By the Light of My Phone
In the crazy aftermath of the election, I can’t sleep.
I wake in a sweat and read news on my phone in the dark:
Twitter, Facebook, the New York Times, the Washington Post,
The Atlantic, The New Yorker, Harper’s and more.
I need to know everything as I did after 9/11
when I couldn’t rest until I’d read every crawl and chyron
on CNN, CBS, MSNBC and FOX. Until I felt safe.
In dreams Trump holds me in a bear hug until I shout,
“Tony Schwartz (who wrote The Art of the Deal)
is a friend of mine.” Trump releases then chases me
through Escher stairs and halls until I run into the arms
of Maura (played by Jeffrey Tambor in Transparent);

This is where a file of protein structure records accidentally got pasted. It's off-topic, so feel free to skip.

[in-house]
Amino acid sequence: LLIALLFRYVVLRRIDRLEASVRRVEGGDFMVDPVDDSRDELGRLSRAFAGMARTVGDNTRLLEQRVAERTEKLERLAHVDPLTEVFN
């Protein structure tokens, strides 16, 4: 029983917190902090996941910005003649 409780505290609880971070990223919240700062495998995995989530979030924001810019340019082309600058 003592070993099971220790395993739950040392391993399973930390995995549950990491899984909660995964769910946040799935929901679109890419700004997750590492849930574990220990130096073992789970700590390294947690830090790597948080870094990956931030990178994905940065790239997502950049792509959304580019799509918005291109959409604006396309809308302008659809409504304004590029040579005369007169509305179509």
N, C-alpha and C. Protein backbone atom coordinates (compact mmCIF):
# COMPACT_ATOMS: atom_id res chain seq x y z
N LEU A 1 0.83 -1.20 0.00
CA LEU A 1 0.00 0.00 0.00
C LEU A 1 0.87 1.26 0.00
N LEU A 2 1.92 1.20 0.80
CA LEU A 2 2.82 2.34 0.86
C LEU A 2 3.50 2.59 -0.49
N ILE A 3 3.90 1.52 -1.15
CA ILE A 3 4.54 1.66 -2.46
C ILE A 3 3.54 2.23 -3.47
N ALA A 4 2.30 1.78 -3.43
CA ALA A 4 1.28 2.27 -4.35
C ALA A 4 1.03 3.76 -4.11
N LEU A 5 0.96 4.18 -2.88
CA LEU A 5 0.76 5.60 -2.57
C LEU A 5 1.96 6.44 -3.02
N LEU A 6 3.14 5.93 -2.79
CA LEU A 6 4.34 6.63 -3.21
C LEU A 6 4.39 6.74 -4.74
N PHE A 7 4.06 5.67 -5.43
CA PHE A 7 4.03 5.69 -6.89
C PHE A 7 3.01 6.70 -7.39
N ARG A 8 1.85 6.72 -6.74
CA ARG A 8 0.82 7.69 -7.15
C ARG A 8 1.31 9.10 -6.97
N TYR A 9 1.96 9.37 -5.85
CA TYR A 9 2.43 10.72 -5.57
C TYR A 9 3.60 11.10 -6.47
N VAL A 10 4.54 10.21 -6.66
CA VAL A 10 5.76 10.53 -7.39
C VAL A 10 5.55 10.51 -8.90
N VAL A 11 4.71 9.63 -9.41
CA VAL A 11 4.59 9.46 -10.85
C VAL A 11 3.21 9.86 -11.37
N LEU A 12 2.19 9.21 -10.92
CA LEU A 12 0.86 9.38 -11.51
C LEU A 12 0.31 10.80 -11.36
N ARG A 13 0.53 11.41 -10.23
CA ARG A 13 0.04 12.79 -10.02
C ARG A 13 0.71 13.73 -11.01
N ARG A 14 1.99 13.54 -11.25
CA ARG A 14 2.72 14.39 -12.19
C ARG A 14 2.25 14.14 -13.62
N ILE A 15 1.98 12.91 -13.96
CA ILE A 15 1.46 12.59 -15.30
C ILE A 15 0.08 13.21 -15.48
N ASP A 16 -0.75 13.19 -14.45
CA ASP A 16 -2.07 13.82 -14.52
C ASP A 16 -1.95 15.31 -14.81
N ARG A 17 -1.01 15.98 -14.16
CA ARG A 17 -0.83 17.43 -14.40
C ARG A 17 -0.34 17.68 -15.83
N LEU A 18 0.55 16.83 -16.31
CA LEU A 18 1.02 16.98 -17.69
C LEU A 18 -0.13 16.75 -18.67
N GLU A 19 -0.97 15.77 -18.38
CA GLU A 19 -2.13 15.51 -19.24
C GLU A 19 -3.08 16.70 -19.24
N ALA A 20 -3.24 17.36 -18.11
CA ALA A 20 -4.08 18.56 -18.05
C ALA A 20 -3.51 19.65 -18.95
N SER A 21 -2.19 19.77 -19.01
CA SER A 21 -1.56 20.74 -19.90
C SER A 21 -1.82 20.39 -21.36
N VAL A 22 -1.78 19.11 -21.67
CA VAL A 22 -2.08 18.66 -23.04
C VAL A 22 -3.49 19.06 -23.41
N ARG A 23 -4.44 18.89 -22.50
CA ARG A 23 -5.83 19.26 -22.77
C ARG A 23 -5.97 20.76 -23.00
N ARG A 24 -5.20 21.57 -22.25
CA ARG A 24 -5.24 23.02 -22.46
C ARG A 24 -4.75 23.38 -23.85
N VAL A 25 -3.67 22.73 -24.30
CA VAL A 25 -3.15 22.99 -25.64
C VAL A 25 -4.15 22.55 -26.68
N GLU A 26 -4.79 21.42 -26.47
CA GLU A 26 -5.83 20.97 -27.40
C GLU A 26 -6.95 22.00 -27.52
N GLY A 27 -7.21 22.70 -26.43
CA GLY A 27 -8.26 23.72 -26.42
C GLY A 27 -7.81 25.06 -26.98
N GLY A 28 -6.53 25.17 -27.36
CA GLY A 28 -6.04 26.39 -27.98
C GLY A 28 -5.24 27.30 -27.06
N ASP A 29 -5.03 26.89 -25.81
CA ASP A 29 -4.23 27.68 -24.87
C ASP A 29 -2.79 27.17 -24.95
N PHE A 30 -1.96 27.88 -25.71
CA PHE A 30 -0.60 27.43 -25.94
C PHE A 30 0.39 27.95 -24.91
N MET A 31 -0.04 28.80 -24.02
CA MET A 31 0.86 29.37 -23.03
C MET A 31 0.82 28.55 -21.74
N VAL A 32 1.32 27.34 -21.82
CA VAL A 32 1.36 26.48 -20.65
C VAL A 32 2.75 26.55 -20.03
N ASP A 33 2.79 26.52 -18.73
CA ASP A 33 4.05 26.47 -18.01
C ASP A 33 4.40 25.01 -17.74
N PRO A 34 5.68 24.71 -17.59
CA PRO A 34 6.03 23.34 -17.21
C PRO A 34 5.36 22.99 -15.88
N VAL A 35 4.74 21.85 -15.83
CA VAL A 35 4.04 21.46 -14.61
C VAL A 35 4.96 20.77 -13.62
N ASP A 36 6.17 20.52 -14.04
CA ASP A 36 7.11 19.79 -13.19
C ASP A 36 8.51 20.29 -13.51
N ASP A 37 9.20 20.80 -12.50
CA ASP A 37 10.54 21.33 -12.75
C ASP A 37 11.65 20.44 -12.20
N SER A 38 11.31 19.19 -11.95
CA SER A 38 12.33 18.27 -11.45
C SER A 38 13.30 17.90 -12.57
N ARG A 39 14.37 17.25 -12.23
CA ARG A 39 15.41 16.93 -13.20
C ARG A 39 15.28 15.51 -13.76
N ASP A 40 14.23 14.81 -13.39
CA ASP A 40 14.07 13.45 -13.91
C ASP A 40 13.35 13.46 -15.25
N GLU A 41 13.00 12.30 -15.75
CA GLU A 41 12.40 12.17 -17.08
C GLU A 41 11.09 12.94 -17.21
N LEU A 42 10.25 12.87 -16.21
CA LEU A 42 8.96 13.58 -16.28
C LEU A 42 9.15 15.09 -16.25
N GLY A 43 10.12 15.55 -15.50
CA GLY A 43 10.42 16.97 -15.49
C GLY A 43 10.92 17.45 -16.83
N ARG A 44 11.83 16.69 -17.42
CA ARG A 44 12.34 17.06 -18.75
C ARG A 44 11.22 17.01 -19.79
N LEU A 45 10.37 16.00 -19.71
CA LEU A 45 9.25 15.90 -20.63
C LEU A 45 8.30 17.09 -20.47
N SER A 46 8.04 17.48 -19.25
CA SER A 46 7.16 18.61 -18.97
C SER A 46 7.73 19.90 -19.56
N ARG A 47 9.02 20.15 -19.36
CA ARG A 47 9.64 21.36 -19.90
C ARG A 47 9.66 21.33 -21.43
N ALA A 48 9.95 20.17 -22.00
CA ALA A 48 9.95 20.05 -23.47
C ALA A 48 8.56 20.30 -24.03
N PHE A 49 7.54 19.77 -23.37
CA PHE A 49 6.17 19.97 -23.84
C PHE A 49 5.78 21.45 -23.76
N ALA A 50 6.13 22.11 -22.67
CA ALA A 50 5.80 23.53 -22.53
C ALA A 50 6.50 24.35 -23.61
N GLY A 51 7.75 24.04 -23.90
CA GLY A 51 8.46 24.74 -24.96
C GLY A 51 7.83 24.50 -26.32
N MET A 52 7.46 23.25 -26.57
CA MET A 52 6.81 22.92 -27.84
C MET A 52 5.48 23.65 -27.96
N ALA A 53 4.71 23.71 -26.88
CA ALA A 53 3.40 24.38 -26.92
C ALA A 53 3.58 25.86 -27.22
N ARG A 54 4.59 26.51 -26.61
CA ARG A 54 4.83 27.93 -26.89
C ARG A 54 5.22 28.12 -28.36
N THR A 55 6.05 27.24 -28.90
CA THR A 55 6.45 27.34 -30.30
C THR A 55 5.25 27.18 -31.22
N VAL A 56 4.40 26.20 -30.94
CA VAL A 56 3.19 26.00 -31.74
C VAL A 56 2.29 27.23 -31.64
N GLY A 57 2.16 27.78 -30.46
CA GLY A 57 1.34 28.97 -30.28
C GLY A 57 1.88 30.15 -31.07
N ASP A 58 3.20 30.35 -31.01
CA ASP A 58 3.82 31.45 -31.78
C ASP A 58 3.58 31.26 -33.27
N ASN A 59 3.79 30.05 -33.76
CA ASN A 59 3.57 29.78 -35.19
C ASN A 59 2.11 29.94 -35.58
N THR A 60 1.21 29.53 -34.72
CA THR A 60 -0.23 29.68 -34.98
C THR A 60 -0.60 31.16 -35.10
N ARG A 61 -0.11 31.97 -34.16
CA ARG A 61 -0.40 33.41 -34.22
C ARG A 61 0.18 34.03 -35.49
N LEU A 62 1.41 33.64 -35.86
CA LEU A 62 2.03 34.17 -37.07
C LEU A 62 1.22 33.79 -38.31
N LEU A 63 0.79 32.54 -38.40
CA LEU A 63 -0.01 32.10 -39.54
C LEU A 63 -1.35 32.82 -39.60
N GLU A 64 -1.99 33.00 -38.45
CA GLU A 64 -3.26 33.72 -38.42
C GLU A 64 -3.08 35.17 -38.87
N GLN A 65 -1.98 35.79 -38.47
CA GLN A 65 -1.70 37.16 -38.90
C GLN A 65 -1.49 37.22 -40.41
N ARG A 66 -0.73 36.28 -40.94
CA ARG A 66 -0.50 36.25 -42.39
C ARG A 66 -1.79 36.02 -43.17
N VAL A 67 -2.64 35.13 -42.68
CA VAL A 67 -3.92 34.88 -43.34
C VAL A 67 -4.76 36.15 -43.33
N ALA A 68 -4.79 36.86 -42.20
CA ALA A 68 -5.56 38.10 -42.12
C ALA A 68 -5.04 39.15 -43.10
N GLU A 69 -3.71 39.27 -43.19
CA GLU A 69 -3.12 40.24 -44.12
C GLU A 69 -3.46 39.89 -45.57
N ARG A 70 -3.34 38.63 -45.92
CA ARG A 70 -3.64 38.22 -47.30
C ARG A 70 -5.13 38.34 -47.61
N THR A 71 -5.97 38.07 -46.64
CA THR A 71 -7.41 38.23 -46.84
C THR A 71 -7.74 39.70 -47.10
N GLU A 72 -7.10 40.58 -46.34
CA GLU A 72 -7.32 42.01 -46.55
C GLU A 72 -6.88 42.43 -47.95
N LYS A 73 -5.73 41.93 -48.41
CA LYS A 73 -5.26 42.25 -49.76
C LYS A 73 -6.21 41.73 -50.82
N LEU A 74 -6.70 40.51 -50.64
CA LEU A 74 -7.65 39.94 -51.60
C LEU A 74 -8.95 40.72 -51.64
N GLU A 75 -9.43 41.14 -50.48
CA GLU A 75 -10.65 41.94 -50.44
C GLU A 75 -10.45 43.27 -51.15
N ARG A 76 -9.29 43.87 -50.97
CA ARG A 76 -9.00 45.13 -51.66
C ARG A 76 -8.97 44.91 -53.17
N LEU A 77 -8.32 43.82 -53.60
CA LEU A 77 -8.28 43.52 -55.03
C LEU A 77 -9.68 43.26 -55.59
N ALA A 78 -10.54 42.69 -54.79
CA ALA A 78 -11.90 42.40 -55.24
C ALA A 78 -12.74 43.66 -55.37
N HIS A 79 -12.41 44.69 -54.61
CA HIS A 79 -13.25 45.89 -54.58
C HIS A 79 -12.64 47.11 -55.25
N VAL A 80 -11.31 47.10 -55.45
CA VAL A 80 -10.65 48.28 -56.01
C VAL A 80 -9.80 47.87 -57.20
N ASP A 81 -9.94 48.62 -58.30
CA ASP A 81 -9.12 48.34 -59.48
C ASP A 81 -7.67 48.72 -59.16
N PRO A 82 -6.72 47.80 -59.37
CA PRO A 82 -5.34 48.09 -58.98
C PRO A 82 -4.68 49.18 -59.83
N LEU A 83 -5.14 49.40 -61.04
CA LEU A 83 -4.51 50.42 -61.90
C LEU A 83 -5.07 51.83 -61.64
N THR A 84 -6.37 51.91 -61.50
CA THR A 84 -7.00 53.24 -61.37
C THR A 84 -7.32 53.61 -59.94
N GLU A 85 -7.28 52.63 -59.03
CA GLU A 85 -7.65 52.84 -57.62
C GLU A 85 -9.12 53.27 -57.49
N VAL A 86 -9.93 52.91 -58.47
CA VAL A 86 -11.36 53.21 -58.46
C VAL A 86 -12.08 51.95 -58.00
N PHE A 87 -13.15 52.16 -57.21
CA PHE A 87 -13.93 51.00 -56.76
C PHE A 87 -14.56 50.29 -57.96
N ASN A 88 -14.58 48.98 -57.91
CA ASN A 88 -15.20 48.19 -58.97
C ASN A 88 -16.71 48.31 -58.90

she’s so comforting in her flowy, mauve ensemble.
These are my fears: I fear the shutting down of our free press.
I fear for our right to free speech. I fear for LGBT people.
I fear for Muslims, blacks, Jews, minorities.
I fear that keeping Gitmo open is an excuse
to label protesters terrorists and to shut them away.
I fear fake news, the perversion of truth, the dialectic
of turning real news into false, of turning false into true.
Beth Aviv is the author of Bearing Witness: Teaching about the Holocaust (Heinemann, 2001). Her essays have most recently appeared in Salon, the Michigan Quarterly Review, New Letters, Raw Vision, and Salon. Beth lives in New York City.
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